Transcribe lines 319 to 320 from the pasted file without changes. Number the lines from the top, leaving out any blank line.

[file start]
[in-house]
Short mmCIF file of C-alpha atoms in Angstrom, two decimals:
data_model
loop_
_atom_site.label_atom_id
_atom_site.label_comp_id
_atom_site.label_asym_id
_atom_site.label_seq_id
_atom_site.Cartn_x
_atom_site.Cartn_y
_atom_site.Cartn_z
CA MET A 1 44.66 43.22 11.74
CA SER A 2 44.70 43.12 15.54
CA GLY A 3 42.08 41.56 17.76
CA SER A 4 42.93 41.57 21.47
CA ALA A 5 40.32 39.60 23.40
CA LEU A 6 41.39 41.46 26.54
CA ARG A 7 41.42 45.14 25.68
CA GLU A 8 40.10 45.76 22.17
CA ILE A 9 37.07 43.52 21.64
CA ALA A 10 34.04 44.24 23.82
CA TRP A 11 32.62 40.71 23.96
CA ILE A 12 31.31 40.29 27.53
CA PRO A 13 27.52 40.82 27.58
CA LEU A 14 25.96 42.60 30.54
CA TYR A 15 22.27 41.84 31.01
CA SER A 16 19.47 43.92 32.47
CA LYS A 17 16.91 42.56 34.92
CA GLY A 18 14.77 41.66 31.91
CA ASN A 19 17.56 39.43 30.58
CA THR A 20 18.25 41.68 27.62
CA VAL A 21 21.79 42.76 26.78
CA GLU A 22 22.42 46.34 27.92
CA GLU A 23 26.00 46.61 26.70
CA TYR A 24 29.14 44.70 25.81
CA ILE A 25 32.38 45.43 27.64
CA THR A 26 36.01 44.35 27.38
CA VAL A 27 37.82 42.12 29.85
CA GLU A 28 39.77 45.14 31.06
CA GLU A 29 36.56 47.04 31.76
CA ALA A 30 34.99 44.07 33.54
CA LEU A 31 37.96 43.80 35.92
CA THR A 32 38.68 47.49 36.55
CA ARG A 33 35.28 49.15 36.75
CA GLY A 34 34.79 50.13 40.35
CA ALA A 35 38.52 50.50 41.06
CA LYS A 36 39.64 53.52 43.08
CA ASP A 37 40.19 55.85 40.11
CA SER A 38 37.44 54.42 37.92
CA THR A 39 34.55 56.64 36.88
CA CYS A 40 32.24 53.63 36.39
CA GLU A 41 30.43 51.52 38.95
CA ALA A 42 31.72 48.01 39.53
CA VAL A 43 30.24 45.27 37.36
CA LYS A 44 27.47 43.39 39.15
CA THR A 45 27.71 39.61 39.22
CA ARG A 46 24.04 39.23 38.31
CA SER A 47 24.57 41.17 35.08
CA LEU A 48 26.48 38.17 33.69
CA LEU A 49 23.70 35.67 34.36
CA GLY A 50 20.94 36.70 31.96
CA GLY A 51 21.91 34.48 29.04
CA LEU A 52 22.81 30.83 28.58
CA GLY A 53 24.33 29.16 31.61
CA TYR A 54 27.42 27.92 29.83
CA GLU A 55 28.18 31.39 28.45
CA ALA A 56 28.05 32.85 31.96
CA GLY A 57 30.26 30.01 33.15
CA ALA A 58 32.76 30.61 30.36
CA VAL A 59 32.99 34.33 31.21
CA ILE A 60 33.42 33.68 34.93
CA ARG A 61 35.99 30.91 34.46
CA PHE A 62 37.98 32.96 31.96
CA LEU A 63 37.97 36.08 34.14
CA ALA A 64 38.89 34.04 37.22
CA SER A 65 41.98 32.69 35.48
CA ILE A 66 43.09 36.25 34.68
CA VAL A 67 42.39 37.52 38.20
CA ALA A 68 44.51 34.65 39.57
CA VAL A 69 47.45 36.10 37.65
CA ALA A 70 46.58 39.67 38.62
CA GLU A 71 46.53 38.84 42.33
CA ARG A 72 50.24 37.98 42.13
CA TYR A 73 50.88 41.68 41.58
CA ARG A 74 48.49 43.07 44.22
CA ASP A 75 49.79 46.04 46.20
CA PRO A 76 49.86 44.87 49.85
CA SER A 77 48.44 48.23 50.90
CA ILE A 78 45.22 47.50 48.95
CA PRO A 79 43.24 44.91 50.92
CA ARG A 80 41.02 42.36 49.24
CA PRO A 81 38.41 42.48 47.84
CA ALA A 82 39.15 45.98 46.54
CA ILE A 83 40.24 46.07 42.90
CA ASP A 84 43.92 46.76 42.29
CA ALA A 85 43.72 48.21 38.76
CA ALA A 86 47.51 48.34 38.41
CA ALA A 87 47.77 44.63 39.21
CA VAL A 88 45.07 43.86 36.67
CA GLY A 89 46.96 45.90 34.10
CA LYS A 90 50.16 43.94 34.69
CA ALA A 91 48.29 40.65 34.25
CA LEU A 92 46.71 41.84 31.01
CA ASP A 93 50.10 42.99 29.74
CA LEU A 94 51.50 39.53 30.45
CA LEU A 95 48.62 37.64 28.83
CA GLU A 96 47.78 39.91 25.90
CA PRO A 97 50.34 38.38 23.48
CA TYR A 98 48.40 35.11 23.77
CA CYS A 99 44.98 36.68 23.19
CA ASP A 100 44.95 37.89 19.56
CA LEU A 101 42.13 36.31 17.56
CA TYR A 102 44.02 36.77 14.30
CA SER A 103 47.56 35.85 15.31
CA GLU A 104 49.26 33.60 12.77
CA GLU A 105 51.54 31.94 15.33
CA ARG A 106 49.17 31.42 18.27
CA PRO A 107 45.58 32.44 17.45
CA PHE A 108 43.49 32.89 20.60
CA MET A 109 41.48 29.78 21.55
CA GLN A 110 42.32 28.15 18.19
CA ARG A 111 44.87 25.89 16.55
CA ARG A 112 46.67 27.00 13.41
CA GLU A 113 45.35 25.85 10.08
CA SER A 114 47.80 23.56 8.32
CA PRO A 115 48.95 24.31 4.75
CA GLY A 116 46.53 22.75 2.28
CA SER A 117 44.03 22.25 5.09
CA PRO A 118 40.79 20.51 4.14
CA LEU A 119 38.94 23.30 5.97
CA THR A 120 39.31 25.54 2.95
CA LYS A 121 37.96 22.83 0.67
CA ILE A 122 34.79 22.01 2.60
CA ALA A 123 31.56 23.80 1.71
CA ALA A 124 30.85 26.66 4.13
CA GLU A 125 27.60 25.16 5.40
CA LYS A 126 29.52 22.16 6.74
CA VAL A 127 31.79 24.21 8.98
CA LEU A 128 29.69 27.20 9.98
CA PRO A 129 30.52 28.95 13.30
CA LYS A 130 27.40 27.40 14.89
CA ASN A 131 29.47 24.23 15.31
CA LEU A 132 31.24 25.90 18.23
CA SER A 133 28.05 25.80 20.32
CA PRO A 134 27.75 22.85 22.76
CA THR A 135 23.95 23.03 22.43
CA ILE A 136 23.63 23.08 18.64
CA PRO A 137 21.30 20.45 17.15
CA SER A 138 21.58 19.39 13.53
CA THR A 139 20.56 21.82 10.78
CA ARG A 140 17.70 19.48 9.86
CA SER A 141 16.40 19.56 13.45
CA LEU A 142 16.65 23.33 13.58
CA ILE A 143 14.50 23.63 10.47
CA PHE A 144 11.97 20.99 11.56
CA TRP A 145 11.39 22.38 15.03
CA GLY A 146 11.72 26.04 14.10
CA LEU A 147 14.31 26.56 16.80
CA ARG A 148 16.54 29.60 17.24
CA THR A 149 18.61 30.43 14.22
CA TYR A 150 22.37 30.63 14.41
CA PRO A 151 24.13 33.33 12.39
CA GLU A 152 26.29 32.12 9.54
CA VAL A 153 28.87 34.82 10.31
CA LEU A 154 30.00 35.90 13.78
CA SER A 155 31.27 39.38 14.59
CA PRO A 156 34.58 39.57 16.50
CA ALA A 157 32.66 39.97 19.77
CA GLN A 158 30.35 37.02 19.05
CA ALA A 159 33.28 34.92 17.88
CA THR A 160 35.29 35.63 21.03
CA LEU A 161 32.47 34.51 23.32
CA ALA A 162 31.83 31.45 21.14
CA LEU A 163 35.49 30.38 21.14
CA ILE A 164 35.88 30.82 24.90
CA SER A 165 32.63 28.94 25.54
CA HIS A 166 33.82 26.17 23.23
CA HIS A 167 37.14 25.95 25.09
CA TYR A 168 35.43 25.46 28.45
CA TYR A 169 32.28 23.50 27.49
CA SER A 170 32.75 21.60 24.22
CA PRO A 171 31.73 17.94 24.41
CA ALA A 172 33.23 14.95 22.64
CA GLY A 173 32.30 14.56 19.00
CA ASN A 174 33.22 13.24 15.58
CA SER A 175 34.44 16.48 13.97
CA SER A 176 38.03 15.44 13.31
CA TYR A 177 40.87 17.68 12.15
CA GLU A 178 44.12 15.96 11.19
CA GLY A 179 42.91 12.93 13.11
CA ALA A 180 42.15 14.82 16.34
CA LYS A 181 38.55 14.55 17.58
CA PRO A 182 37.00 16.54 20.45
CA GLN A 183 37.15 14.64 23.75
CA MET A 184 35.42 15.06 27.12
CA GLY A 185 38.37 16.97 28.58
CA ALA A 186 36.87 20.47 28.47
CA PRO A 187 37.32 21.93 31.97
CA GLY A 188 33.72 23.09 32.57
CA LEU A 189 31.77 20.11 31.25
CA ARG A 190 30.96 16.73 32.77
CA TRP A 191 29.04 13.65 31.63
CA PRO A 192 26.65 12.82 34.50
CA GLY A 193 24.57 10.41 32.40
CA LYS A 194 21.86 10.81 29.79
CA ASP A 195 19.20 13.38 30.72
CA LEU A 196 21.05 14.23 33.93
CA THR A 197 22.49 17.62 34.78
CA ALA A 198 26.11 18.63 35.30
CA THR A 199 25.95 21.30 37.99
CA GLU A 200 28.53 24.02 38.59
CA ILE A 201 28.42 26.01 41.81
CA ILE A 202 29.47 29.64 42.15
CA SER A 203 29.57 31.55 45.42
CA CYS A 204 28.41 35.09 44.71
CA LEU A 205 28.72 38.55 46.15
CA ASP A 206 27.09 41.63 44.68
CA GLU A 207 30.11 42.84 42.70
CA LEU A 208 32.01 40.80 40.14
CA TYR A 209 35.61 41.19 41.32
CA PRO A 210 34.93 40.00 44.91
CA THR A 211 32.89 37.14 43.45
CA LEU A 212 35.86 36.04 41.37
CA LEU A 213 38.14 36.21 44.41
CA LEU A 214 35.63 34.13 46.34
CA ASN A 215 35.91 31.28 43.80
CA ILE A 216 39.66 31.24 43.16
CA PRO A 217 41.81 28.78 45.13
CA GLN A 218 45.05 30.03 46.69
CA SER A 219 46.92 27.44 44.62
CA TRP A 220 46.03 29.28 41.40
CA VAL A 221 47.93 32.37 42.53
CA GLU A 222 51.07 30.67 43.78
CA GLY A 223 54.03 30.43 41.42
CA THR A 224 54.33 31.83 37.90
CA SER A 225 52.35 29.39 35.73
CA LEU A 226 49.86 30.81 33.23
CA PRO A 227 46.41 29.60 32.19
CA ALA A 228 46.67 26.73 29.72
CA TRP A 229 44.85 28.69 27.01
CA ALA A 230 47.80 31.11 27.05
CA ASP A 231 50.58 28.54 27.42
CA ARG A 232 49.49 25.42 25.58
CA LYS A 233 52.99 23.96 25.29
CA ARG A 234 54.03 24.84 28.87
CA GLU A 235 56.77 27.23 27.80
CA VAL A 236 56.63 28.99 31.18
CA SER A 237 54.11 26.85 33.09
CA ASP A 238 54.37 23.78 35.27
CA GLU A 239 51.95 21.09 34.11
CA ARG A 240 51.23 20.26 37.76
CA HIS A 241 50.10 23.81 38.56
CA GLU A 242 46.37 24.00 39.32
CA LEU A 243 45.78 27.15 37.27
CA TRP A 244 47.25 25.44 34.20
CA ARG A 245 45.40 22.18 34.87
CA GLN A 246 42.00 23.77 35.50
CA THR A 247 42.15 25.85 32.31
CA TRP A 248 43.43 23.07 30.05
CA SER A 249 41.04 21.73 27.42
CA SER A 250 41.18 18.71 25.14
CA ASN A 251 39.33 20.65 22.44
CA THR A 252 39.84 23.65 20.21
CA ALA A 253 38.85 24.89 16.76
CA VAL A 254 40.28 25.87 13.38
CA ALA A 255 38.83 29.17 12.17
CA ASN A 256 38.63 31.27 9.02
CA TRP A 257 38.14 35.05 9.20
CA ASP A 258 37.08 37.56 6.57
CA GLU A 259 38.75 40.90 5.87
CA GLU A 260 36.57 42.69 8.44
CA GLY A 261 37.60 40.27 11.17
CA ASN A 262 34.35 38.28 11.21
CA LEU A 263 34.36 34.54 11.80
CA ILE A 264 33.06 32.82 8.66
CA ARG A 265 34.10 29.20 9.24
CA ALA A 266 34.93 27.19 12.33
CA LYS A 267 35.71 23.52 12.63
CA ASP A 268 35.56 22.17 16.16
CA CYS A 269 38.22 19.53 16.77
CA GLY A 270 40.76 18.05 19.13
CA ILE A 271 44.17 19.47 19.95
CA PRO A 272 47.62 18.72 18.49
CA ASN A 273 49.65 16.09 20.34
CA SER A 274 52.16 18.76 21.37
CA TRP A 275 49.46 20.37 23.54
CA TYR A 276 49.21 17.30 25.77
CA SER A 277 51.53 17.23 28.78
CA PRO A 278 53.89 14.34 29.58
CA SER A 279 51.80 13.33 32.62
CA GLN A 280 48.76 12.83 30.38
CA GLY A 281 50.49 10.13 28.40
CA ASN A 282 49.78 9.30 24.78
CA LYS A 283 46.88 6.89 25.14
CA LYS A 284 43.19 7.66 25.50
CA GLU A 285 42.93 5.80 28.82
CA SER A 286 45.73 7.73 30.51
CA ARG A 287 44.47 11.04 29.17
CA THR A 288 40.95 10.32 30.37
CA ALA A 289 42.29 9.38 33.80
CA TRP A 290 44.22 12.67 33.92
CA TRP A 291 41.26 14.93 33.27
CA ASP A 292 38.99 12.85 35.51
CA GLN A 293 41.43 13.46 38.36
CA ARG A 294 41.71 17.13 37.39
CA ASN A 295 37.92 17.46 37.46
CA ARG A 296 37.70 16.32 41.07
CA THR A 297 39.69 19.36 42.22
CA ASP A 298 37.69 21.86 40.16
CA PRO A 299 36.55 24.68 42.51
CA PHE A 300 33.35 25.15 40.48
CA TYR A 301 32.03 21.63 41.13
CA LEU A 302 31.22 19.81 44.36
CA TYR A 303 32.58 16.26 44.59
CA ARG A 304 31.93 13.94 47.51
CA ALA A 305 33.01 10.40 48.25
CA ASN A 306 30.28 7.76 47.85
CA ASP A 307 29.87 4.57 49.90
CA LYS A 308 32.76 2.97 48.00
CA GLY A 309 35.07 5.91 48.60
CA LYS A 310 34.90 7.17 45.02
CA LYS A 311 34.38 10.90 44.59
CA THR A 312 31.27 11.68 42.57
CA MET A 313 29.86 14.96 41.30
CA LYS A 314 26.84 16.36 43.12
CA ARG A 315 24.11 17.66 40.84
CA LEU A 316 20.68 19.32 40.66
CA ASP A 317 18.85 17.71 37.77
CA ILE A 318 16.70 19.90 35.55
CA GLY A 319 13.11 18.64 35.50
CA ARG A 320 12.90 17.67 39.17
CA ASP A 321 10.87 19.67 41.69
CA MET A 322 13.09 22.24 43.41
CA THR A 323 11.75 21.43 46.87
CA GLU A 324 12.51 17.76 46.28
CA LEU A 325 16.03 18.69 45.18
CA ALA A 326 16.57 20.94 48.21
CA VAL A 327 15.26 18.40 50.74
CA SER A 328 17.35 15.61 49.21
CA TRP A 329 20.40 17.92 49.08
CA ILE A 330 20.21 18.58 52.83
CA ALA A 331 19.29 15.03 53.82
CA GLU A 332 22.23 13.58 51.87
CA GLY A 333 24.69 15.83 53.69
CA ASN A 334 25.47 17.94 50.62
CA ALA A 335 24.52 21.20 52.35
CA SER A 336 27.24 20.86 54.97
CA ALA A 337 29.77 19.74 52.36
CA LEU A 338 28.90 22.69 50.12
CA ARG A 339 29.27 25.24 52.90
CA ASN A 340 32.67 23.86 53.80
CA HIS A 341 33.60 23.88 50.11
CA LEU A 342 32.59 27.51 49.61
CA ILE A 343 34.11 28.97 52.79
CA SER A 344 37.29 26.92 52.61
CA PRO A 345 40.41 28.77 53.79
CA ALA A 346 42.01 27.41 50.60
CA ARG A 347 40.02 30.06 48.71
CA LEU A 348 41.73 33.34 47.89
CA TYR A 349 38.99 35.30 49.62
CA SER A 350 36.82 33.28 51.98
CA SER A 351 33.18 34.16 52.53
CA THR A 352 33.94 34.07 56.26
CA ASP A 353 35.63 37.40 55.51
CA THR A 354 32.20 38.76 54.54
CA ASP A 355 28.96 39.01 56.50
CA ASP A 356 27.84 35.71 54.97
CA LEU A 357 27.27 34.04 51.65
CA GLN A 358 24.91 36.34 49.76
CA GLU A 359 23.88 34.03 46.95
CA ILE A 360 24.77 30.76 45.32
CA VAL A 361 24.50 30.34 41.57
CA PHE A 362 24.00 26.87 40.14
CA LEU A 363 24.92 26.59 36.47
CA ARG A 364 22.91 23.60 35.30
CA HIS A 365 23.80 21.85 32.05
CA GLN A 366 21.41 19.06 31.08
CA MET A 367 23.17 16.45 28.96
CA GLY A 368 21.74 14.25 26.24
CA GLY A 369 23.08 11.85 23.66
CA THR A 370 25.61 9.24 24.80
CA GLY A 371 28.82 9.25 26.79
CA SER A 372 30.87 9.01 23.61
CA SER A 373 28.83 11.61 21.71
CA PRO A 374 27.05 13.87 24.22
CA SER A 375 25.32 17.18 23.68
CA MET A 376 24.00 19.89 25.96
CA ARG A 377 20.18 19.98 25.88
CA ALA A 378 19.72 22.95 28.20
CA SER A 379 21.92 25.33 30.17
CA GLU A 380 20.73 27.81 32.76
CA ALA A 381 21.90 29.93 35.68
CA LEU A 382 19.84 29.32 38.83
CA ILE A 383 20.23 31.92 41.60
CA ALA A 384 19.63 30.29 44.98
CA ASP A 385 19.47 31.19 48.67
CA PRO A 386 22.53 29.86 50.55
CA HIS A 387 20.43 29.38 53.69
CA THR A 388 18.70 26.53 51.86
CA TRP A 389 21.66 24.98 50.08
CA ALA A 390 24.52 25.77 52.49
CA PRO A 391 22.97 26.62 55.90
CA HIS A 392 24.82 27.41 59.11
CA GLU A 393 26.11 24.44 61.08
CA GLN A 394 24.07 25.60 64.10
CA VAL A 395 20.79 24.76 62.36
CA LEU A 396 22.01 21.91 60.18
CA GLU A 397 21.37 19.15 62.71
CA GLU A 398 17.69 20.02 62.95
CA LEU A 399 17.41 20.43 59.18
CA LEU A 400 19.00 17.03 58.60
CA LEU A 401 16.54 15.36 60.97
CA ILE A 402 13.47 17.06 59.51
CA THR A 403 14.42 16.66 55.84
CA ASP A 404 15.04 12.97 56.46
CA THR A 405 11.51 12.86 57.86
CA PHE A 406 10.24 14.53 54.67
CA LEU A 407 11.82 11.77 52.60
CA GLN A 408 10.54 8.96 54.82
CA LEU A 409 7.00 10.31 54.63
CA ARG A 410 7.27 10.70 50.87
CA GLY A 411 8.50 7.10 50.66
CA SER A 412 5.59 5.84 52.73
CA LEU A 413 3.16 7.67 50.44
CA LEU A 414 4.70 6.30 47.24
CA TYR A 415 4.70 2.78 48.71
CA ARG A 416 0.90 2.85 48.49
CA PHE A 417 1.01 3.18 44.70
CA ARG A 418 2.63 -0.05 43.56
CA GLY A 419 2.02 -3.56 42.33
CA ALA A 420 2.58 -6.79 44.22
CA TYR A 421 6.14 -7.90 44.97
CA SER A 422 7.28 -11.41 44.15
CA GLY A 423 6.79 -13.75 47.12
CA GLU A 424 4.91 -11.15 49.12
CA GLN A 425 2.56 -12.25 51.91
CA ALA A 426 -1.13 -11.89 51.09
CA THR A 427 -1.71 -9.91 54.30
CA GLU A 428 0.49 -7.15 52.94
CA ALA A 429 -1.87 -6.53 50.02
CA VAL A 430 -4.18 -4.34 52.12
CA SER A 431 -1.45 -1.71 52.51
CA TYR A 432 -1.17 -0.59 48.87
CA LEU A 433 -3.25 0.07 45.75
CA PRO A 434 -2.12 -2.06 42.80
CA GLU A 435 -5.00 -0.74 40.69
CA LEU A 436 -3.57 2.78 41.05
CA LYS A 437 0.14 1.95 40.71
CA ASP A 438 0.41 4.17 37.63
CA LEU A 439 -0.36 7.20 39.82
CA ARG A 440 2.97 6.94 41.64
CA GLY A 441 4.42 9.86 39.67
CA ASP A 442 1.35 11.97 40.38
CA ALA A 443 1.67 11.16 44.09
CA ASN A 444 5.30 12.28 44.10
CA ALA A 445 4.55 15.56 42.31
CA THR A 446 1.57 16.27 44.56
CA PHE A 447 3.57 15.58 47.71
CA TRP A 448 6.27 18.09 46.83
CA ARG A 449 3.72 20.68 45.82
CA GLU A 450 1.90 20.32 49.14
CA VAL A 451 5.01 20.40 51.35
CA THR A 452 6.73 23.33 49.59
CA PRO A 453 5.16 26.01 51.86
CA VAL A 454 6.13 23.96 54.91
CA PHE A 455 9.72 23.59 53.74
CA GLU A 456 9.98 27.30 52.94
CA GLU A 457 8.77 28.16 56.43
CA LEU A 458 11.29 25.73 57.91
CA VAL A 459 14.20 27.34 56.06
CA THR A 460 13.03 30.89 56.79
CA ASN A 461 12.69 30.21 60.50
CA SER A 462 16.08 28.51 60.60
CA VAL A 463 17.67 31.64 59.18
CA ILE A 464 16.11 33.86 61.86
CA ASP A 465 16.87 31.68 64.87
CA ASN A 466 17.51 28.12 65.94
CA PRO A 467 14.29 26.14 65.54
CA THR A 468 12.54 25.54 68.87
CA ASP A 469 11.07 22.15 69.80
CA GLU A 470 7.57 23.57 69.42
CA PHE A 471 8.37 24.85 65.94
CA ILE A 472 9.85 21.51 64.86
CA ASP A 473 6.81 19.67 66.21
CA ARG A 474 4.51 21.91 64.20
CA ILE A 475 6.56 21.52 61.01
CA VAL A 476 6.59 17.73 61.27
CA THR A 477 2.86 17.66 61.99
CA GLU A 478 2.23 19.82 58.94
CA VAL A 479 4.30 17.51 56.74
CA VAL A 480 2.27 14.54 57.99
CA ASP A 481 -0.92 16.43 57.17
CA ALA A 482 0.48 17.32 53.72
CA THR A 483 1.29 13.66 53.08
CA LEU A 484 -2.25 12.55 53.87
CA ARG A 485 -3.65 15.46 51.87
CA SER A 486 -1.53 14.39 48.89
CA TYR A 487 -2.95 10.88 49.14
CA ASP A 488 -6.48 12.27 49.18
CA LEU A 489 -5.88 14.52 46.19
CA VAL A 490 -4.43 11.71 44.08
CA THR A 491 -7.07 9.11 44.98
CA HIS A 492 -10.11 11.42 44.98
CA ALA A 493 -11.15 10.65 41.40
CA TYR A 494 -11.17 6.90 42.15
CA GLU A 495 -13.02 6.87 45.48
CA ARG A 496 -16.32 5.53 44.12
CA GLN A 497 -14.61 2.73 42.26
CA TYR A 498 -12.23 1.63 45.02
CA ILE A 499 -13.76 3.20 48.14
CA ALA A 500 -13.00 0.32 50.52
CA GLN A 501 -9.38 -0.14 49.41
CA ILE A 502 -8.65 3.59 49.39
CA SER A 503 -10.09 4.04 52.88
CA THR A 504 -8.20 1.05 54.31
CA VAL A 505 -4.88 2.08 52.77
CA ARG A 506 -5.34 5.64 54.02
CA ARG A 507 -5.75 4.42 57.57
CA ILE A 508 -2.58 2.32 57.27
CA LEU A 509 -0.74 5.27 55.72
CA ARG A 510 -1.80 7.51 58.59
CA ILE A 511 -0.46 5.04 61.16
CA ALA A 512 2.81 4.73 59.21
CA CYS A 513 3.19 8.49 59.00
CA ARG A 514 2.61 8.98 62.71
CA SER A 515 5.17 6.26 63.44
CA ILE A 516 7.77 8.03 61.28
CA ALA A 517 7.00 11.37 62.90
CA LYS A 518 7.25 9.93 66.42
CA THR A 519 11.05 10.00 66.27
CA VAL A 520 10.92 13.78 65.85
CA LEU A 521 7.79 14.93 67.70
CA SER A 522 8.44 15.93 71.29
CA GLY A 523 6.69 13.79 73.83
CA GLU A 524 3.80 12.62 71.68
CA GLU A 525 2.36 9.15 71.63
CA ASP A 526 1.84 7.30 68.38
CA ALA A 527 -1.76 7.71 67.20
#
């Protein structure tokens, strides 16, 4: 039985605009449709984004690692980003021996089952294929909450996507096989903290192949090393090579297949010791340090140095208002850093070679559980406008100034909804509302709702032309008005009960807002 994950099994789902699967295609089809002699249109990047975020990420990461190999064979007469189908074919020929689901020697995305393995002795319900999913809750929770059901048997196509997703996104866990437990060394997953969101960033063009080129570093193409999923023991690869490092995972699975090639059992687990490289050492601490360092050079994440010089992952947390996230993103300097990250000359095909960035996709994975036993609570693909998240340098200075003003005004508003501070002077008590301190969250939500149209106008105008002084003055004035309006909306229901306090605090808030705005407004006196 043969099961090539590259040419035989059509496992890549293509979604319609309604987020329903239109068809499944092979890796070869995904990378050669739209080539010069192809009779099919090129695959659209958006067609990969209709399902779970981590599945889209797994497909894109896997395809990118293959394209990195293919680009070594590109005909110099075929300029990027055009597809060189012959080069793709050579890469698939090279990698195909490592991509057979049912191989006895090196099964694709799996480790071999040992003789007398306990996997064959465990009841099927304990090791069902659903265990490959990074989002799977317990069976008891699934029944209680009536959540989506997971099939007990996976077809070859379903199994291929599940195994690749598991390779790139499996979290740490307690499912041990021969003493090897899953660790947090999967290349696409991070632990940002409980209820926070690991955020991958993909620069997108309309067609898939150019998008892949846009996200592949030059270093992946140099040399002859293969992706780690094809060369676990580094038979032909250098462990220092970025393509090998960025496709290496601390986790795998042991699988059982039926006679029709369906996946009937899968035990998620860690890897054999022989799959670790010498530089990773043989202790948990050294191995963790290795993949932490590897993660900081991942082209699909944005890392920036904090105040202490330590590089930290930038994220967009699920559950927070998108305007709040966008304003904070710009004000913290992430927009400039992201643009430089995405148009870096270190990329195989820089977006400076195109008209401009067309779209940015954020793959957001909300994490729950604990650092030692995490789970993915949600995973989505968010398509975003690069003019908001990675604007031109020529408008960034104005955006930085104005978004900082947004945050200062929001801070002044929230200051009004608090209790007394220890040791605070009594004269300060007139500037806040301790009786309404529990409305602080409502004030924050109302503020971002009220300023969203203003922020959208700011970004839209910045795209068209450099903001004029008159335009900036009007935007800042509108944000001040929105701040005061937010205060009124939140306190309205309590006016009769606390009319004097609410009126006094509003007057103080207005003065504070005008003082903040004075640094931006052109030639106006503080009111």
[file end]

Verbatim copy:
CA LYS A 308 32.76 2.97 48.00
CA GLY A 309 35.07 5.91 48.60